I am listing some assembly language Instructions for data operations here for your knowledge and convenience, when we’ll be doing programming with the help of interrupts and other BIOS operations we’ll need its basics.
Detailed introduction and thorough study of assembly language is beyond the limit of this book. Though the knowledge of basics of assembly is necessary to proceed in the further important programming chapters yet if you feel it difficult to understand all the Instructions, you need not to worry but it is recommended that you should gain the basic idea of Instructions.
In any program it is necessary to move the data in the memory and in the CPU registers and there are several ways to do this. it can copy data in the memory to some register, from register to register, from a register to a stack, from a stack to a register, to transmit data to external devices as well as vice versa.
This movement of data is subject to rules and restrictions. The following are some of them:
- It is not possible to move data from one memory location to another directly. It is necessary to first move the data of the source location to a register and then from the register to the destination locality.
- It is not possible to move a constant directly to a segment register; it first must be moved to a register in the CPU.
- It is possible to move data blocks by means of the MOVS Instructions, which copies a chain of bytes or words. MOCSB which copies n bytes from one location to another and MOVSW copies n words from one location to another. The last two Instructions take the values from the defined addresses by DS:SI as a group of data to move and ES:DI as the new localization of the data.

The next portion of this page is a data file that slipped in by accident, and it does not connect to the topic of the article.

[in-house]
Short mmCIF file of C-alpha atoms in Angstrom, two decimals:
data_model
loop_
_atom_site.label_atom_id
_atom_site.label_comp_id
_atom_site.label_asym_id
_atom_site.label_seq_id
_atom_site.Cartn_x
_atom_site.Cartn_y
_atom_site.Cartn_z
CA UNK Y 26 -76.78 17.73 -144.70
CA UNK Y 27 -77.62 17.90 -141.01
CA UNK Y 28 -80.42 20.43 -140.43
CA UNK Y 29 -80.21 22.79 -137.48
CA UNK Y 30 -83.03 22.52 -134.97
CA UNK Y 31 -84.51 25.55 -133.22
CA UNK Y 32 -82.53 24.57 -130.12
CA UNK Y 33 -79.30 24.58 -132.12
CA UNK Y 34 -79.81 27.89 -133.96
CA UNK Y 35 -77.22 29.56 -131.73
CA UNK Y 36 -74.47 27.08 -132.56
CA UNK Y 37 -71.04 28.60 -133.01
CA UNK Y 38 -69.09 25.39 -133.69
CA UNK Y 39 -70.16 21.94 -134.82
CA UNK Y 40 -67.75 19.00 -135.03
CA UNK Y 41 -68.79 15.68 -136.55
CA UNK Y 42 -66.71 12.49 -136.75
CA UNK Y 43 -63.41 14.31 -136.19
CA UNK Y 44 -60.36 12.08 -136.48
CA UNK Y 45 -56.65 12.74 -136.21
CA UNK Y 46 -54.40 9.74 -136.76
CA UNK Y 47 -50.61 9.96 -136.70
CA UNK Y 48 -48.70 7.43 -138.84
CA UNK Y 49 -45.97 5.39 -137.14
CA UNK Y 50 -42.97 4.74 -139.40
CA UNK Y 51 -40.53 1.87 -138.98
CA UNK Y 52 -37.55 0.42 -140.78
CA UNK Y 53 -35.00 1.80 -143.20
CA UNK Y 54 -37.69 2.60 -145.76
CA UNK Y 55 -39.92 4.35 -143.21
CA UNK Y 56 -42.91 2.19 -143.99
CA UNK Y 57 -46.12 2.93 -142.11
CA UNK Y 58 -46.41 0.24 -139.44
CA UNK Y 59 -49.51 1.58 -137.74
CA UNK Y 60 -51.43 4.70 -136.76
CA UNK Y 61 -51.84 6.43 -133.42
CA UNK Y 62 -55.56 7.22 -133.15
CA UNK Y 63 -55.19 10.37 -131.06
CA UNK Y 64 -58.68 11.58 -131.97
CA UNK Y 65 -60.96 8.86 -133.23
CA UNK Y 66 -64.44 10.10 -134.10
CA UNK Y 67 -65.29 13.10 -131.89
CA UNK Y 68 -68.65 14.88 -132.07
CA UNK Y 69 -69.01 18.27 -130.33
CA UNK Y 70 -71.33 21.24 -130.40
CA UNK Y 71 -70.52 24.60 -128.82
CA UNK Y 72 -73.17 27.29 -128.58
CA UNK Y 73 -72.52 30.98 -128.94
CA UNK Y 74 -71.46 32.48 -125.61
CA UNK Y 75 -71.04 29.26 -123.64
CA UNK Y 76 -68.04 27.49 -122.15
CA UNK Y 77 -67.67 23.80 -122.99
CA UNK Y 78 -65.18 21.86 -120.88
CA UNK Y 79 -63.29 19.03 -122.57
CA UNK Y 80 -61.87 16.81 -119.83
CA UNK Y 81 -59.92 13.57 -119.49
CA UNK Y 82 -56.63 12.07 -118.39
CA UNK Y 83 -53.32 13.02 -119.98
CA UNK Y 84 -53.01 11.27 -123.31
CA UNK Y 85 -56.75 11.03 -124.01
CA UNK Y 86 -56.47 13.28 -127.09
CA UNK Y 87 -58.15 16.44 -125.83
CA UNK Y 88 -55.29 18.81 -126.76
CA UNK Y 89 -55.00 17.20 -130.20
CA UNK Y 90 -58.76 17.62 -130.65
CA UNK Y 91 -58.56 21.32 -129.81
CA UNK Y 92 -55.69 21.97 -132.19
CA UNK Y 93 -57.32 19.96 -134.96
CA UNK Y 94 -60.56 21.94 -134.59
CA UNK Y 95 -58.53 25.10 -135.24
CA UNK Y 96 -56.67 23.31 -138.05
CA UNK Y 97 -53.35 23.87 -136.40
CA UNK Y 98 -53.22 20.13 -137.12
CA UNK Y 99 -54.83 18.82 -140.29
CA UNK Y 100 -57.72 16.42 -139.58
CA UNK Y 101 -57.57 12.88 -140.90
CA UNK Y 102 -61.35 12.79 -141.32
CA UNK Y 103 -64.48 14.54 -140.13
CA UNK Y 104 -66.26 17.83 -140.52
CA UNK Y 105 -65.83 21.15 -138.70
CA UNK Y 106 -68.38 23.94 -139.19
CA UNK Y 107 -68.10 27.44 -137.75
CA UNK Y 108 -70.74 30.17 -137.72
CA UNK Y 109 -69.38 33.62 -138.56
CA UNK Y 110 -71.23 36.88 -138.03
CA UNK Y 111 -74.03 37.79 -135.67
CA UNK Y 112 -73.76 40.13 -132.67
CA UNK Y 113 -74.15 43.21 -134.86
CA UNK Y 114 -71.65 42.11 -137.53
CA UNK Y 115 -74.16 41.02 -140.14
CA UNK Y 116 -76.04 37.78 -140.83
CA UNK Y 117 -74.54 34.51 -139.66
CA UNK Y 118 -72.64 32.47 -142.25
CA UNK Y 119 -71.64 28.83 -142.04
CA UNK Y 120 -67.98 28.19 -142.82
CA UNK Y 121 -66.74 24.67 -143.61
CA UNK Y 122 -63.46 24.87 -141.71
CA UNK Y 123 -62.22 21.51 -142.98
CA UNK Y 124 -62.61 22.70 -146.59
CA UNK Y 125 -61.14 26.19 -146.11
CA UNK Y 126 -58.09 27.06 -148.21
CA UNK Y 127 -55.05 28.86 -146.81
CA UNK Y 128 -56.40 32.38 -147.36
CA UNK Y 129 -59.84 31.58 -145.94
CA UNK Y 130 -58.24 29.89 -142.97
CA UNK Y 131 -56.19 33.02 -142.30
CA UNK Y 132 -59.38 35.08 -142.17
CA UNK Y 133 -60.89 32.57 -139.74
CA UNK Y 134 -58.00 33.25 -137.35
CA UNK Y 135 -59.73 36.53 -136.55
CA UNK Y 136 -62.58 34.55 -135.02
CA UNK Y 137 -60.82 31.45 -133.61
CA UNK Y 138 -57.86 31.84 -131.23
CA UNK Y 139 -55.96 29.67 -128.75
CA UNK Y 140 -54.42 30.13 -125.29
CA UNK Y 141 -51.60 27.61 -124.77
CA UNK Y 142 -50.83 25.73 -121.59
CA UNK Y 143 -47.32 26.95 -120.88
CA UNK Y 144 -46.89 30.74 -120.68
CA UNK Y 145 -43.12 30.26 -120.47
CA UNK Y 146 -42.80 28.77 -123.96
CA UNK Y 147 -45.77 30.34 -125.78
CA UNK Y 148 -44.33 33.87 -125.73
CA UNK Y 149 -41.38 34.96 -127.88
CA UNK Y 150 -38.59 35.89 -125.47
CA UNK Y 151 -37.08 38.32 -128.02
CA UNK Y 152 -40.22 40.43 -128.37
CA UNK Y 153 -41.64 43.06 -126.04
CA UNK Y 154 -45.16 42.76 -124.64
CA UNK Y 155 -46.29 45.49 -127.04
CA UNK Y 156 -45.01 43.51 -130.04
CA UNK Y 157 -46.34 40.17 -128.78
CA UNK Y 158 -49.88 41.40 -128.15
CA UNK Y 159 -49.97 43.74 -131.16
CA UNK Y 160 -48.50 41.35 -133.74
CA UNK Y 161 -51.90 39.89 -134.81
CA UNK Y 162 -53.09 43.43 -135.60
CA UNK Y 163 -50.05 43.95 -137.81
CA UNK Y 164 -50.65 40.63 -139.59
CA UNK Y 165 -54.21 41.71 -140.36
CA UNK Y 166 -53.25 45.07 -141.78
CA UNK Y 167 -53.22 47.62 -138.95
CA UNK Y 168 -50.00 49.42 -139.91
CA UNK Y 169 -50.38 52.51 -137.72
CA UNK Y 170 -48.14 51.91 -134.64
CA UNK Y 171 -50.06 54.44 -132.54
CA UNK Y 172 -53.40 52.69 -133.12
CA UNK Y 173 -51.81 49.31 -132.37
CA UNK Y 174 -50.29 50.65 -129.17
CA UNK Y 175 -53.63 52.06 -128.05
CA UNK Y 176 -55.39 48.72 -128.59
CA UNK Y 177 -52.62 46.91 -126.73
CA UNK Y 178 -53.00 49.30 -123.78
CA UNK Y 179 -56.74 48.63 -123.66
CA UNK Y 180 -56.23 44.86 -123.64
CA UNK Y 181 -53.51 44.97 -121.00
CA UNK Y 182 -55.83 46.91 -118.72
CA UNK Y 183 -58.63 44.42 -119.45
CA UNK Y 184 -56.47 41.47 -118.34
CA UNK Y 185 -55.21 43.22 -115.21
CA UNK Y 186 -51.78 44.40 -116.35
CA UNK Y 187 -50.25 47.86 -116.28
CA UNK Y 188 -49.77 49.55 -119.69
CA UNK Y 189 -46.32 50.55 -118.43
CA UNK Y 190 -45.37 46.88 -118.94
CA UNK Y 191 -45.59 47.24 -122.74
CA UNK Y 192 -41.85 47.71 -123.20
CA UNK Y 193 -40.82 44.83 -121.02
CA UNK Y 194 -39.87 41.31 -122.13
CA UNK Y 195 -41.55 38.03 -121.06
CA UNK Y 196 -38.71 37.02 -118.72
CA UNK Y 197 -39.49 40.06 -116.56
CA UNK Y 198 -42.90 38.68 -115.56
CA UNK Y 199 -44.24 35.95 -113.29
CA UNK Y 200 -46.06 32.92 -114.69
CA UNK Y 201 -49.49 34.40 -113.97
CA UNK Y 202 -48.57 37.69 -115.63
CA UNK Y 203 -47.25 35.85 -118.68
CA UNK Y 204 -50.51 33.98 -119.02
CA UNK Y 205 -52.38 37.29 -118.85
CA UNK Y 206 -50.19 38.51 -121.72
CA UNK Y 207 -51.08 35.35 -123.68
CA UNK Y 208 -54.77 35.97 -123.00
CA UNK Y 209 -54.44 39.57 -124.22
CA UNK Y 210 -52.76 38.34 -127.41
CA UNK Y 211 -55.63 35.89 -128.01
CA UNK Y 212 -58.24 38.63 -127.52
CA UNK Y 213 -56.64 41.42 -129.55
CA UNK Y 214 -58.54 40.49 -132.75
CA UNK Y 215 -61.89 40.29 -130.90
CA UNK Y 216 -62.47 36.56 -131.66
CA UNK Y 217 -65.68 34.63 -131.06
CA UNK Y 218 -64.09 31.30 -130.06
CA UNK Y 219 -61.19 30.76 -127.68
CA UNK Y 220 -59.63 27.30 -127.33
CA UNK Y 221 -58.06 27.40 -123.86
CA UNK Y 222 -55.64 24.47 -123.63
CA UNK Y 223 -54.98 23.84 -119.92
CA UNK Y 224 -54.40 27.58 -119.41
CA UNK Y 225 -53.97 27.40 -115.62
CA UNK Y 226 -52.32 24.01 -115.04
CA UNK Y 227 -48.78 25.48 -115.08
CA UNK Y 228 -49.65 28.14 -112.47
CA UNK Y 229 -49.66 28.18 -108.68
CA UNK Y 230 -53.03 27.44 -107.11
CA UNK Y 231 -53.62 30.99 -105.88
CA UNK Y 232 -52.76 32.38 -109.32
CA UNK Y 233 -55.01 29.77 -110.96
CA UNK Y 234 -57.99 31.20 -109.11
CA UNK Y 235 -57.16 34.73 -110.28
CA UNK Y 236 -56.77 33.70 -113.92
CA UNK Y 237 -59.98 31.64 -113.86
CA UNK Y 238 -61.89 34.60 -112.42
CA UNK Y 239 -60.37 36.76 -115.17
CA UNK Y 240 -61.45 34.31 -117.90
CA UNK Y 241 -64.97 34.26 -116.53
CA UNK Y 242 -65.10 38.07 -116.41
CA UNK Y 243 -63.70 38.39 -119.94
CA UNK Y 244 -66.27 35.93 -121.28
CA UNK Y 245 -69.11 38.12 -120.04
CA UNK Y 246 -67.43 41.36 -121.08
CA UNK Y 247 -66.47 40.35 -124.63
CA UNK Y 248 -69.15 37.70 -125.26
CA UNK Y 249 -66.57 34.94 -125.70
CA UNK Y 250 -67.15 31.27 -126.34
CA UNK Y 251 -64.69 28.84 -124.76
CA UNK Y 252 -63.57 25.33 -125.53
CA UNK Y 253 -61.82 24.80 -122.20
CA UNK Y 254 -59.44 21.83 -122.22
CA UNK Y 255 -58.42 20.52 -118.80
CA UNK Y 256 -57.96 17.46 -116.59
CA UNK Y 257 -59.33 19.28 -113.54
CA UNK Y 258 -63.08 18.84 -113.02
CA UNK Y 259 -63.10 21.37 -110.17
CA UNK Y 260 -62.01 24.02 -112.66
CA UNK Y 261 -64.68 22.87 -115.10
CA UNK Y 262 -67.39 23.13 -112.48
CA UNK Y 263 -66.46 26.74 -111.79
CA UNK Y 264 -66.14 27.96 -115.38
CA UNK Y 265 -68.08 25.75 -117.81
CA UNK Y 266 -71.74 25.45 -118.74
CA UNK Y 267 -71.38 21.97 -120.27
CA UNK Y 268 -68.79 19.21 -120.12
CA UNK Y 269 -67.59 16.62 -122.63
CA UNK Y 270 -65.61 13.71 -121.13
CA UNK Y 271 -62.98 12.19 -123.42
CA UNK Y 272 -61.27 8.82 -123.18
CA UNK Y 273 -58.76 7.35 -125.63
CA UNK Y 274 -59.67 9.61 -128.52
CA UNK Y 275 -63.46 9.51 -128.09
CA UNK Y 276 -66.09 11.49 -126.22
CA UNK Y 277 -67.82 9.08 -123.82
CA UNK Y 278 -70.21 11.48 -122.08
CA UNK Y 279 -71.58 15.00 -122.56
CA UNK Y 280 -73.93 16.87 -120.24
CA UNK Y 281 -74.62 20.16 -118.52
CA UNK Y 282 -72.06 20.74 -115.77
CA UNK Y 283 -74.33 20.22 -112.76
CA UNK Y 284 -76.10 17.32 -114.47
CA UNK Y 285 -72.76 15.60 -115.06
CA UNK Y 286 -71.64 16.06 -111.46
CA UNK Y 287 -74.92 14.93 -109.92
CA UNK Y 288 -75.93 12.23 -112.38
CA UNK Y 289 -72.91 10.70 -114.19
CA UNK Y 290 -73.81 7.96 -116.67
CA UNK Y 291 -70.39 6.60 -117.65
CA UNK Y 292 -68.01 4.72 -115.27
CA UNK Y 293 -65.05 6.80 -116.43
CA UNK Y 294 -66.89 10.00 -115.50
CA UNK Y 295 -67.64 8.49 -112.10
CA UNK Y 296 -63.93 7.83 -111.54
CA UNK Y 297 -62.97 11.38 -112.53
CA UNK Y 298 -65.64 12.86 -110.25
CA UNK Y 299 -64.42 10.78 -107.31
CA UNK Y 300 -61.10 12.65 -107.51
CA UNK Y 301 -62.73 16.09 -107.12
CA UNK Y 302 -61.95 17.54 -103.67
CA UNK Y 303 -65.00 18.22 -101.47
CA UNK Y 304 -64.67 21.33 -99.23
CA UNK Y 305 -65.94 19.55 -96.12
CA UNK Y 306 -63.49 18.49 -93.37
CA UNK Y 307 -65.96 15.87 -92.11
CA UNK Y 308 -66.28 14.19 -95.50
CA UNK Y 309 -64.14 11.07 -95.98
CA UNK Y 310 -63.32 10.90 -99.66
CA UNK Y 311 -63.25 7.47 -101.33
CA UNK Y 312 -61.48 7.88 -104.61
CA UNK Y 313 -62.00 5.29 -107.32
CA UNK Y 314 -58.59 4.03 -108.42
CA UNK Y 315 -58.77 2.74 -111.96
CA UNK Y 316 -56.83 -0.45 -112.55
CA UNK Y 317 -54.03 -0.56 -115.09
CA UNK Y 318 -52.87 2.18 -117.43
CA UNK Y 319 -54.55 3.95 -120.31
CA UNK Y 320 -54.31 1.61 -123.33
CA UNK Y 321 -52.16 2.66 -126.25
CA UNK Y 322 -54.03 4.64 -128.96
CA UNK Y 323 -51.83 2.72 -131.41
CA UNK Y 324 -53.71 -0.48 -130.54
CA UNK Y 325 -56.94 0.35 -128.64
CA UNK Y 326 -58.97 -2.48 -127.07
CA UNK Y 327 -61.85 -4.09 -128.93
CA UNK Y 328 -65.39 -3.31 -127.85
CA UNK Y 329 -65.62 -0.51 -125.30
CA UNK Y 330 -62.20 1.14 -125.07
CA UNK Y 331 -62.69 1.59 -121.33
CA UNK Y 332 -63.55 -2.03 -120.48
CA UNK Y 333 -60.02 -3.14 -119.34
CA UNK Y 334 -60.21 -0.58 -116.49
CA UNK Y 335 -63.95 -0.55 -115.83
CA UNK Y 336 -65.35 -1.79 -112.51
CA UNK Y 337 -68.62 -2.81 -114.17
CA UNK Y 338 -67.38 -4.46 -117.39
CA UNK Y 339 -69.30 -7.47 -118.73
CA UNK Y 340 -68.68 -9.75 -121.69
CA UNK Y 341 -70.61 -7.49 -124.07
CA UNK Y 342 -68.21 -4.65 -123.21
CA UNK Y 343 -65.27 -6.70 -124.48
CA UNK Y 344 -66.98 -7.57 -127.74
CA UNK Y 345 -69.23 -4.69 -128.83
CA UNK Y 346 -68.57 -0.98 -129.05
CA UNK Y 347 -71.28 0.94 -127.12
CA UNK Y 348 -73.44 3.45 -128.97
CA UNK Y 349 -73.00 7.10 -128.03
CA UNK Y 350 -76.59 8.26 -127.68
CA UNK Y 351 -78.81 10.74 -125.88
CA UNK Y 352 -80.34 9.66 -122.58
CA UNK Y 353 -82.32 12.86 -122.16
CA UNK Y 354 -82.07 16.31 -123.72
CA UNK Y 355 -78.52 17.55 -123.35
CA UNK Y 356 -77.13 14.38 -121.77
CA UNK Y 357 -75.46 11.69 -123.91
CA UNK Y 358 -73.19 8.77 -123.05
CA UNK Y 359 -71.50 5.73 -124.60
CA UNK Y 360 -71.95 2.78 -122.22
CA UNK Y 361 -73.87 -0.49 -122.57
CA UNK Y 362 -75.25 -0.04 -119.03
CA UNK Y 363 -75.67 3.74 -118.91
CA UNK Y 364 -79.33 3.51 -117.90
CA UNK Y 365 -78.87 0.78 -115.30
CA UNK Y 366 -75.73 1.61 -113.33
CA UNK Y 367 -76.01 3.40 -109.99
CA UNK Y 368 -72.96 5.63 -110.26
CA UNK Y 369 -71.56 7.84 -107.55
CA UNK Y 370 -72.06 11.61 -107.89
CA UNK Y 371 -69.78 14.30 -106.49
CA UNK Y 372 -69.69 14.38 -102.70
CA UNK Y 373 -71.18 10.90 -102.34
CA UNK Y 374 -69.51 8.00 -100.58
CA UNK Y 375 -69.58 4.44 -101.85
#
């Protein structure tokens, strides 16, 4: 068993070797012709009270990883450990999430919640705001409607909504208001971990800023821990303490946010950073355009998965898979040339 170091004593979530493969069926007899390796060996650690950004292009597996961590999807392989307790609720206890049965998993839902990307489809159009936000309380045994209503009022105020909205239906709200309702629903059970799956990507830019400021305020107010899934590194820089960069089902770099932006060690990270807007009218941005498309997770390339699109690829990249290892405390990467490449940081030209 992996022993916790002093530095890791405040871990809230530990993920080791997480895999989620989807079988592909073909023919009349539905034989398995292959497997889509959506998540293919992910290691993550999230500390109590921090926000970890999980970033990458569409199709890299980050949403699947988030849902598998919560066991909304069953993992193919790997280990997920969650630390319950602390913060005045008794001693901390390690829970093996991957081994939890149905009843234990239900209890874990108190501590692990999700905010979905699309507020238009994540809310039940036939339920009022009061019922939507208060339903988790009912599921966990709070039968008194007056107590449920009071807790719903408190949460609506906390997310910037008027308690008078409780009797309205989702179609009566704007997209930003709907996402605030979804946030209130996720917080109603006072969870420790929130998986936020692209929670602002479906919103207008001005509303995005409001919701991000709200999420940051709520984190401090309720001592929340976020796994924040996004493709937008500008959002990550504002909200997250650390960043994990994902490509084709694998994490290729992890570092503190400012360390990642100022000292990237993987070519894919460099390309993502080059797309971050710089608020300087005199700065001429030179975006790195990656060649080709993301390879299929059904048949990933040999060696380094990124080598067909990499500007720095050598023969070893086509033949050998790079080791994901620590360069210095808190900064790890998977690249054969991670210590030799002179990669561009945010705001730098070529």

To move data there are also structures called batteries, where the data is introduced with the push Instruction and are extracted with the pop Instruction. In a stack the first data to be introduced is the last one we can take, this is, if in our program we use these Instructions:
To return the correct values to each register at the moment of taking them from the stack it is necessary to do it in the following order:
For the communication with external devices the out command is used to send information to a port and the in command to read the information received from a port.
The syntax of the OUT command is:
Where DX contains the value of the port which will be used for the communication and AX contains the information which will be sent.
The syntax of the IN command is:
Where AX is the register where the incoming information will be kept and DX contains the address of the port by which the information will arrive.
|Sample Chapters from book DATA RECOVERY WITH AND WITHOUT PROGRAMMING by Author Tarun Tyagi
Publishers of the Book
Number of Pages
Price of the Book
BPB Publications, New Delhi, India
$69.00 (Including Shipping Charges, Cost of Book and Other expenses, Free Source Code CD included with the Book)